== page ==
They asserted, however, that the sum and substance of their fault or error had been that they were accustomed to meet on a fixed day before dawn and sing responsively a hymn to Christ as to a god,....

Thus, even the pagans new, hundreds of years before Constantine's reign and the Council of Nicea, that Christians worshipped Jesus as a divine being.

Next I list a number of quotations taken from early Christian writings. For more background on any particular writer, check out Peter Kirby's ever-helpful site,

● Barnabas (70-130 AD):

“He is Lord of all the world, to whom God said at the foundation of the world, ‘Let us make man after our image, and after our likeness.’”

● Ignatius (110-15 AD):

“God himself was manifested in human form for the renewal of eternal life.”

“Continue in intimate union with Jesus Christ, our God.”

“I pray for your happiness forever in our God, Jesus Christ.”

● Aristedes of Athens (140 CE):

“The Christians trace the beginning of their religion to Jesus the Messiah. He is called the Son of the Most High God. It is said that God came down from heaven. He assumed flesh and clothed Himself with it from a Hebrew virgin. And the Son of God lived in a daughter of man.”

● The Martyrdom of Polycarp (155 CE):

“I do glorify you through the eternal and heavenly High Priest, Jesus Christ, your beloved Child: through whom the glory to you with Him and with the Holy Spirit, both now and through ages yet to come. Amen."

● Justin Martyr (140-55 AD):

"For we have learned that [Jesus] is the Son of the True God Himself, that He holds a second place, and the Spirit of Prophecy a third."

“The Father of the universe has a Son. And He, being the First-Begotten Word of God, is even God.”

“He deserves to be worshipped as God and as Christ.”

● Melito, Bishop of Sardes in Lydia (170/190 AD):

“God was put to death, the King of Israel slain.”

● Irenaeus (180 AD):

“But Jesus is Himself in His own right, beyond all men who ever lived, God, King, eternal, and the Incarnate World. He is the Holy Lord, the Wonderful, the Counselor, the Beautiful in appearance, and the Mighty God.”

“Christ Himself, therefore, together with the Father, is the God of the living….”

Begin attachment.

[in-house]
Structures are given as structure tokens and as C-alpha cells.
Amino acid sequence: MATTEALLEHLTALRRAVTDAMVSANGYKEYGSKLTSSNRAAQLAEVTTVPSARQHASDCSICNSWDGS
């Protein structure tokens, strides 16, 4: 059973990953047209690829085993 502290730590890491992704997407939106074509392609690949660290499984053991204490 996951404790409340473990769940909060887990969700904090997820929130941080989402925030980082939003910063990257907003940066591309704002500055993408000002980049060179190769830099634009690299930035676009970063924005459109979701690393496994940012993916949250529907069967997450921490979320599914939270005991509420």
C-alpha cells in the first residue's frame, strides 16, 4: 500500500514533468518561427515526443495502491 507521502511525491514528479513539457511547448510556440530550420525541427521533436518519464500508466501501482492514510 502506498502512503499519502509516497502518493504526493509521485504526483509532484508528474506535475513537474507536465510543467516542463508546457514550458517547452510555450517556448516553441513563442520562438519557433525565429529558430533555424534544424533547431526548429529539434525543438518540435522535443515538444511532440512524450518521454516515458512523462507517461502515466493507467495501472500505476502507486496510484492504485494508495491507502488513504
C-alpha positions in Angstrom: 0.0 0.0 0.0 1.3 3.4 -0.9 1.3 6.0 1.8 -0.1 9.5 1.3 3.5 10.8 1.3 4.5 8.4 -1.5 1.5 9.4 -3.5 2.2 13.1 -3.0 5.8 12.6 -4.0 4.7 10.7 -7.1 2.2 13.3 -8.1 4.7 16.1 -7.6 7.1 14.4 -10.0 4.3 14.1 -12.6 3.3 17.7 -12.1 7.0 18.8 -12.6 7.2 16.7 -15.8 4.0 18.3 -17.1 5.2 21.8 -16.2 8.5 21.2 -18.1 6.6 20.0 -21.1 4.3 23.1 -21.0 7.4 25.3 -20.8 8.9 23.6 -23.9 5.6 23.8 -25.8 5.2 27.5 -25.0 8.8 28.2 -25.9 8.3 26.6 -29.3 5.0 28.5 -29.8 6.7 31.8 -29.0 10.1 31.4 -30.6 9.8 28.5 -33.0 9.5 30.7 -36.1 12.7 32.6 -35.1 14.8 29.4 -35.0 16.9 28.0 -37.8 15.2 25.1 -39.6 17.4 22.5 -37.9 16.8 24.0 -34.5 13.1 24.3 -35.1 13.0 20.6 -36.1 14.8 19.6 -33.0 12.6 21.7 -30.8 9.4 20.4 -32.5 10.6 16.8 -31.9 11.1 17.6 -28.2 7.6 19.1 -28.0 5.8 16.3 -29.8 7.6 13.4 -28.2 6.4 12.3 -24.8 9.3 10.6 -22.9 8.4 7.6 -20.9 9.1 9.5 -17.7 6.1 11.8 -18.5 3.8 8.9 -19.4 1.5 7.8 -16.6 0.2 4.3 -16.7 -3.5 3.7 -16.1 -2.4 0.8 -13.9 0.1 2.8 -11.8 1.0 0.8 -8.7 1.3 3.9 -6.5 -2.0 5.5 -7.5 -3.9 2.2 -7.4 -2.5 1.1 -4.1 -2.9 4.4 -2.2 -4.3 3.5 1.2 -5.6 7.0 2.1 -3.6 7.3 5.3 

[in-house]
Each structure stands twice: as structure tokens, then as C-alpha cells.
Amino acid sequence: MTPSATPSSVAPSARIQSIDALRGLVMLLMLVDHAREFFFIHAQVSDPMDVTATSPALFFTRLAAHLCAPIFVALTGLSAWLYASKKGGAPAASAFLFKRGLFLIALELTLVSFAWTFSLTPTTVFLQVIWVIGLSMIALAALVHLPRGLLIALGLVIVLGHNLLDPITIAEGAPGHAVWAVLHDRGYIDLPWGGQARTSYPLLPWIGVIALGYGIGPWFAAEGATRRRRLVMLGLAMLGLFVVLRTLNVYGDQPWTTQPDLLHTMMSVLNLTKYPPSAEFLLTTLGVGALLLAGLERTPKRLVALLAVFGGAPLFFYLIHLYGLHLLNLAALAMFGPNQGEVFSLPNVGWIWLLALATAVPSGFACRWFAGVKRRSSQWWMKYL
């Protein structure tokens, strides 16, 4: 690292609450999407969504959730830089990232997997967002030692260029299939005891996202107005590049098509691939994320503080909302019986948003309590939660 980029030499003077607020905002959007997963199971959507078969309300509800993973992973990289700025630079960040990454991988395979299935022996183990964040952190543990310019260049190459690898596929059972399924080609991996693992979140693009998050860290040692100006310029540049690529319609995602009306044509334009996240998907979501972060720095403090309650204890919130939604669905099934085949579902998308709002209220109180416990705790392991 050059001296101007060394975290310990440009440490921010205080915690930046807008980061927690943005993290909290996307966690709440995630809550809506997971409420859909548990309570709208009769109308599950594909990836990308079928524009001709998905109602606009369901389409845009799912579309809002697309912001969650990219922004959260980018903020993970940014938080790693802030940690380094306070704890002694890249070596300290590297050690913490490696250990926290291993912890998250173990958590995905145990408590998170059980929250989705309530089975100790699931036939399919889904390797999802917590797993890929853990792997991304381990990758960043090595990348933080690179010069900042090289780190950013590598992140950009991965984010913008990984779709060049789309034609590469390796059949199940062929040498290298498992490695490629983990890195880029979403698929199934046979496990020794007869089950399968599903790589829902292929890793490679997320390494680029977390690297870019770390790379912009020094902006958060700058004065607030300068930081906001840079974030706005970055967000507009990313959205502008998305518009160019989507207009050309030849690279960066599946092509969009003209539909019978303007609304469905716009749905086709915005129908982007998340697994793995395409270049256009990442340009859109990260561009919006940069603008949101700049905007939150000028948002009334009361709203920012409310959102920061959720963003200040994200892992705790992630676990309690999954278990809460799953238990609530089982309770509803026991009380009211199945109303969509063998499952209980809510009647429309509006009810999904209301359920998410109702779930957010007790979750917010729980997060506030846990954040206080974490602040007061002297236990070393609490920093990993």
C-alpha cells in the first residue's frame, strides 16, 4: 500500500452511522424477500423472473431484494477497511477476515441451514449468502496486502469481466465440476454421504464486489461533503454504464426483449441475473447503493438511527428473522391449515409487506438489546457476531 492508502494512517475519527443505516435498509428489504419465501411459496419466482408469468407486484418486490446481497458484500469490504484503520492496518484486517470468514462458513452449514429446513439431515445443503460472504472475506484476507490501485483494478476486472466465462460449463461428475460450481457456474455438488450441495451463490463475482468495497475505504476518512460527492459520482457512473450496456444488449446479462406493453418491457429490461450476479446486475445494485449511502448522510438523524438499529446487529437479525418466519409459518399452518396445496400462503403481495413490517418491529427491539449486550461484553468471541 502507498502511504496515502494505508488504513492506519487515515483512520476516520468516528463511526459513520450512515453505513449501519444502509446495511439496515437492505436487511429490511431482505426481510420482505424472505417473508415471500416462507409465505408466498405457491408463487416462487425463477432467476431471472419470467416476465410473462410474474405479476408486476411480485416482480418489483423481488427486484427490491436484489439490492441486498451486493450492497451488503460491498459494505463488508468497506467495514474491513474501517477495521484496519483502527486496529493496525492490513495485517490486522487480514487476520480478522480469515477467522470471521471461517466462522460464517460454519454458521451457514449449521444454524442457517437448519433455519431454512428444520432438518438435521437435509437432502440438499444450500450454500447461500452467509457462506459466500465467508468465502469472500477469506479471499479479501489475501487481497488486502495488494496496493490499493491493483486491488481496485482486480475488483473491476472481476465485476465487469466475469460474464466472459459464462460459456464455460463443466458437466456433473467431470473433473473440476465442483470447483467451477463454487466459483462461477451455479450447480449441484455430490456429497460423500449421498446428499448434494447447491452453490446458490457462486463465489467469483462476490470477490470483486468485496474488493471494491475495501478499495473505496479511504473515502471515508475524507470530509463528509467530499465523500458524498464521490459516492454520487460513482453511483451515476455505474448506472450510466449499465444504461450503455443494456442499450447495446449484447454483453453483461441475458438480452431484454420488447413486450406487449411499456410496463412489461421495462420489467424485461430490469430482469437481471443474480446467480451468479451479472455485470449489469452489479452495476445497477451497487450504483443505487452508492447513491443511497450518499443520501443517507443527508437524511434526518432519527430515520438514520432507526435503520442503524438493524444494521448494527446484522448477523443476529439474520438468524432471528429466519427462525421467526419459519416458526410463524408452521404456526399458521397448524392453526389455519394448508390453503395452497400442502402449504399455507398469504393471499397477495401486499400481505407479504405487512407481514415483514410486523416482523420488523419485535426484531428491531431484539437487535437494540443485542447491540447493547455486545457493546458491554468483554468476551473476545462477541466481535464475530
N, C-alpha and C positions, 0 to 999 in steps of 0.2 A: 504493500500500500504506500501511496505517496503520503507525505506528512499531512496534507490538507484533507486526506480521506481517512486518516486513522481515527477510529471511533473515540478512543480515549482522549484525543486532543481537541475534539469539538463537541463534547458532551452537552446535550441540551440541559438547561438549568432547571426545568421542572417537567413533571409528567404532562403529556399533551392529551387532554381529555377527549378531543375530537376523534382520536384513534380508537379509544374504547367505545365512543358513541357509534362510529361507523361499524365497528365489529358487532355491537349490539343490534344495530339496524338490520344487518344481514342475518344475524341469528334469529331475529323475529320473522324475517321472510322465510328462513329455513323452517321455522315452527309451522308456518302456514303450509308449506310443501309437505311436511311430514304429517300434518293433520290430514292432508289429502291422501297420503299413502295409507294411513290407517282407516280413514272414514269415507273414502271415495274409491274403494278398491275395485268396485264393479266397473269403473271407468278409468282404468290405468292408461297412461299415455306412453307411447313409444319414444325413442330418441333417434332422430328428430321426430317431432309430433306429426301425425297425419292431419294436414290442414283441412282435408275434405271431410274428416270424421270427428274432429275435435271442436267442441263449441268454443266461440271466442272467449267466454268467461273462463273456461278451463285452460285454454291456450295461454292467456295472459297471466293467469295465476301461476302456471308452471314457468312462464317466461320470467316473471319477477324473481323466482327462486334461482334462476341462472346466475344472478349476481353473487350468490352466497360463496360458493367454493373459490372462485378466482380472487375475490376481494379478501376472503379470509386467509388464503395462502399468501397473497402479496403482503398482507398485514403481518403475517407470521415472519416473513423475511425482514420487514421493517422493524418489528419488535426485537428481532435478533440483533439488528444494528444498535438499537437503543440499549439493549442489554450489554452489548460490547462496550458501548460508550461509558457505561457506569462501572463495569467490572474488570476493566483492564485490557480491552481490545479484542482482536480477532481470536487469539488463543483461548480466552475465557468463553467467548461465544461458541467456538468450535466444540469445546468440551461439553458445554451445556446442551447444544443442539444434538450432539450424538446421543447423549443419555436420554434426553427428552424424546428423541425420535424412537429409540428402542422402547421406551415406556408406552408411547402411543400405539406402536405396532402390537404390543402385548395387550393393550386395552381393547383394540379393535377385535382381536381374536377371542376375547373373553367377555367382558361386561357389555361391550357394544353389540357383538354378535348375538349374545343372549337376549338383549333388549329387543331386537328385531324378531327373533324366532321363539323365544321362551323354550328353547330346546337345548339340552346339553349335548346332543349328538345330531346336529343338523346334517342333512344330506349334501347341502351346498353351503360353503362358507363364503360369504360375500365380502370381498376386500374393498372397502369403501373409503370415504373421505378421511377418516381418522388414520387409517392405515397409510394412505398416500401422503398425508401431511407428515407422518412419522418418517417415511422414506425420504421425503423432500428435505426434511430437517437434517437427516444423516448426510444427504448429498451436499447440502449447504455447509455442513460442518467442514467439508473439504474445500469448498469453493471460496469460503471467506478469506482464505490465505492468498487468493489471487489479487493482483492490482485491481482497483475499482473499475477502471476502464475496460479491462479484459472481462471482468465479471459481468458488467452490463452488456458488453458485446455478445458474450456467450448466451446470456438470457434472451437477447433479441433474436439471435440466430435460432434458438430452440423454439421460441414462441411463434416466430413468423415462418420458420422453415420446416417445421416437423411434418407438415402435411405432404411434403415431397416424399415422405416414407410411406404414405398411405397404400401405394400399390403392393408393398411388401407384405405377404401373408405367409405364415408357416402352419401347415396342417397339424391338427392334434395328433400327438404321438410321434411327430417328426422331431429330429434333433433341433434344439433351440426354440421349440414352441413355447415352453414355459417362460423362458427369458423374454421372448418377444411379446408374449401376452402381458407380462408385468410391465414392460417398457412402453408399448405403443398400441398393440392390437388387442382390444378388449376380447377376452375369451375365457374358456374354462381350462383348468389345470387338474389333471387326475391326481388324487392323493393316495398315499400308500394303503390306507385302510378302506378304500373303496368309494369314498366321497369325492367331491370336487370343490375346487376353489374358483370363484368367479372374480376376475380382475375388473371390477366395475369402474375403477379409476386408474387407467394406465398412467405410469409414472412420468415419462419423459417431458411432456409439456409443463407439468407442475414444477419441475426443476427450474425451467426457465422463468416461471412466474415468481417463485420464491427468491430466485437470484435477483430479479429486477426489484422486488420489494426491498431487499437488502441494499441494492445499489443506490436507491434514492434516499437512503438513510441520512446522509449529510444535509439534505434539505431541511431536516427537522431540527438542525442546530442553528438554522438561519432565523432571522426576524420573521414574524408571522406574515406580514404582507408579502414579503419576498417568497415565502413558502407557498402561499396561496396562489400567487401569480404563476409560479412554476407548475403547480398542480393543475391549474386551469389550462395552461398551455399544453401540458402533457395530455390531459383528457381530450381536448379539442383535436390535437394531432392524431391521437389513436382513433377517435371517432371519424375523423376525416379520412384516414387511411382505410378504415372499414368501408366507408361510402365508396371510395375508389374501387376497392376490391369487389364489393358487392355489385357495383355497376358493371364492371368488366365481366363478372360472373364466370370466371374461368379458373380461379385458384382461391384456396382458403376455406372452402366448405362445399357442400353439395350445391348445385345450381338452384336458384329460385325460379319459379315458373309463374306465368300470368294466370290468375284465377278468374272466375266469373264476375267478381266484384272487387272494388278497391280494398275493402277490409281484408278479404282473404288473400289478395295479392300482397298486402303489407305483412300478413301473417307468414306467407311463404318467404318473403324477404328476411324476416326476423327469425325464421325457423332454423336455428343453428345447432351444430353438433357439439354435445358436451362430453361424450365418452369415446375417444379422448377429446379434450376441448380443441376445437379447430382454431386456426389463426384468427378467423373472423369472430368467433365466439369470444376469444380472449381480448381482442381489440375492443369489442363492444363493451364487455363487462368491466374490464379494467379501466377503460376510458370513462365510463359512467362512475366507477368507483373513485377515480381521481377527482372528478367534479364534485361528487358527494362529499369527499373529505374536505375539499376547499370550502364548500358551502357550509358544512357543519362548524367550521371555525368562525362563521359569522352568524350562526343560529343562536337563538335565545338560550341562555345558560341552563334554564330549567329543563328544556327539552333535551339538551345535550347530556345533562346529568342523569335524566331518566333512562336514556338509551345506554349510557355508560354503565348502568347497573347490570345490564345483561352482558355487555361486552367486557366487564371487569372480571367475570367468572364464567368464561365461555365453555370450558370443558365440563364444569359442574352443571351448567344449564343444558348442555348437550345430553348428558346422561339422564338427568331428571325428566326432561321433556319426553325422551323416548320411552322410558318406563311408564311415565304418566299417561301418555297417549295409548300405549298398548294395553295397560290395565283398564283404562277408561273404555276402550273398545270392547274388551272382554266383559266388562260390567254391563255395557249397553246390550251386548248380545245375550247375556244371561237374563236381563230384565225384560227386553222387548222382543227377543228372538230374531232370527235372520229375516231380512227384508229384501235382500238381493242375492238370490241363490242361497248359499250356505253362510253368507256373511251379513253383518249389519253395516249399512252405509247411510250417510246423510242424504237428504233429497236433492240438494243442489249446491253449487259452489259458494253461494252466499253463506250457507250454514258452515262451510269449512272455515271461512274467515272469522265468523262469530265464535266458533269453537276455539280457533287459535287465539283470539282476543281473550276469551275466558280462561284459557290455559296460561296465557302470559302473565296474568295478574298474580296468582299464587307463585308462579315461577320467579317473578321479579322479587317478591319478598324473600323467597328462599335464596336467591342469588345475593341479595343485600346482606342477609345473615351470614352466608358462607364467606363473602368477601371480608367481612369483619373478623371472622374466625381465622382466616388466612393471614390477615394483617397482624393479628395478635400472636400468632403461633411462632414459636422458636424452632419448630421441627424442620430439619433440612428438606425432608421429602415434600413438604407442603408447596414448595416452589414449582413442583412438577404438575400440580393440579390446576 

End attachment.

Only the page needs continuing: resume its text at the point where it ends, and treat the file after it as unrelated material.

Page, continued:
“He received from the Father the power of remission of sins. He was man, and He was God. This was so that since as man He suffered for us, so as God He might have compassion on us.”

“He is God, for the name Emmanuel indicates this.”

“Thus He indicates in clear terms that He is God, and that His advent was in Bethlehem…. God, then, was made man, and the Lord did Himself save us.”

● Tertullian (197 AD):

"That which proceeds from God is God and Son of God, and both are one."

“Nor do we differ from the Jews concerning God. We must make, therefore, a remark or two as to Christ’s divinity.”

“To all He is equal, to all King, to all Judge, to all God and Lord.”

“This opens the ears of Christ our God.”

● Clement of Alexandria (195 AD):

“He is God in the form of man.”

“The Son in the Father and the Father in the Son…. God the Word, who became man for our sakes.”

“Nothing, then, is hated by God, nor by yet by the Word. For both are one—that is, God. For He has said, ‘In the beginning the Word was in God, and the Word was God.”

● Hippolytus (222 CE):

"For Christ is God over all, who was arranged to wash away sin from mankind."

Although only a sampling, the above demonstrates just how widely affirmed was the divinity of Jesus. There simply is no dispute here. Indeed, the makers of the movie seemed to realize this because they change the script to have Professor Langdon's character challenge Professor Teabing on this point, noting that "some" Christians believed Jesus was divine before Nicea. Actually, the fact is that most Christians who wrote about Jesus expressed belief in his divinity. The only challengers to that belief seems to have been a small sect of Jewish Christians known as the Ebionites. The evidence, therefore, is that belief in Jesus' divinity was widely held by the majority of Christians very early on.